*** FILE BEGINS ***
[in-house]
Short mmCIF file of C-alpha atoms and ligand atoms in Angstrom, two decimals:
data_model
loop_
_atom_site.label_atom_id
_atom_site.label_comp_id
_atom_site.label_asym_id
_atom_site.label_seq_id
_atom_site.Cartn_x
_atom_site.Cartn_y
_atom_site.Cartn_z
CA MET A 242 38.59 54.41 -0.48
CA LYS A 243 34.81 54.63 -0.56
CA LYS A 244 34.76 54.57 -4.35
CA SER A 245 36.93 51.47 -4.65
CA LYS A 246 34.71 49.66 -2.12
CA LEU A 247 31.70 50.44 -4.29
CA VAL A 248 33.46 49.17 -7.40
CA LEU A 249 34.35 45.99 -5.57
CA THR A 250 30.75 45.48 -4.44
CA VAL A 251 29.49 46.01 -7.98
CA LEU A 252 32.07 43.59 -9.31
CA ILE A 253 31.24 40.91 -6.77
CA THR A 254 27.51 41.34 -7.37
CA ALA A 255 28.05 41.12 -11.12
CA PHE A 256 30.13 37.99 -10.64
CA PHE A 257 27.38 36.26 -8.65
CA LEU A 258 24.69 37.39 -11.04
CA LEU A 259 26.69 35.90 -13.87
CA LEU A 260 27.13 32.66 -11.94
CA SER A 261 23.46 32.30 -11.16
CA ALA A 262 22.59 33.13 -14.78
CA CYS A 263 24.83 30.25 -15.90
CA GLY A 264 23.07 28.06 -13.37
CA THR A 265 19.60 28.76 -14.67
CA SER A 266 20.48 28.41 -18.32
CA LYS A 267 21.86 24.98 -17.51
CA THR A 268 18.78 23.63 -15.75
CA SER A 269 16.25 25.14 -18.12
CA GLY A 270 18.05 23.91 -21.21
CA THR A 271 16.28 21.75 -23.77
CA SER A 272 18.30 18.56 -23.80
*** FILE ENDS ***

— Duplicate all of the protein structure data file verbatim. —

[in-house]
Short mmCIF file of C-alpha atoms and ligand atoms in Angstrom, two decimals:
data_model
loop_
_atom_site.label_atom_id
_atom_site.label_comp_id
_atom_site.label_asym_id
_atom_site.label_seq_id
_atom_site.Cartn_x
_atom_site.Cartn_y
_atom_site.Cartn_z
CA MET A 242 38.59 54.41 -0.48
CA LYS A 243 34.81 54.63 -0.56
CA LYS A 244 34.76 54.57 -4.35
CA SER A 245 36.93 51.47 -4.65
CA LYS A 246 34.71 49.66 -2.12
CA LEU A 247 31.70 50.44 -4.29
CA VAL A 248 33.46 49.17 -7.40
CA LEU A 249 34.35 45.99 -5.57
CA THR A 250 30.75 45.48 -4.44
CA VAL A 251 29.49 46.01 -7.98
CA LEU A 252 32.07 43.59 -9.31
CA ILE A 253 31.24 40.91 -6.77
CA THR A 254 27.51 41.34 -7.37
CA ALA A 255 28.05 41.12 -11.12
CA PHE A 256 30.13 37.99 -10.64
CA PHE A 257 27.38 36.26 -8.65
CA LEU A 258 24.69 37.39 -11.04
CA LEU A 259 26.69 35.90 -13.87
CA LEU A 260 27.13 32.66 -11.94
CA SER A 261 23.46 32.30 -11.16
CA ALA A 262 22.59 33.13 -14.78
CA CYS A 263 24.83 30.25 -15.90
CA GLY A 264 23.07 28.06 -13.37
CA THR A 265 19.60 28.76 -14.67
CA SER A 266 20.48 28.41 -18.32
CA LYS A 267 21.86 24.98 -17.51
CA THR A 268 18.78 23.63 -15.75
CA SER A 269 16.25 25.14 -18.12
CA GLY A 270 18.05 23.91 -21.21
CA THR A 271 16.28 21.75 -23.77
CA SER A 272 18.30 18.56 -23.80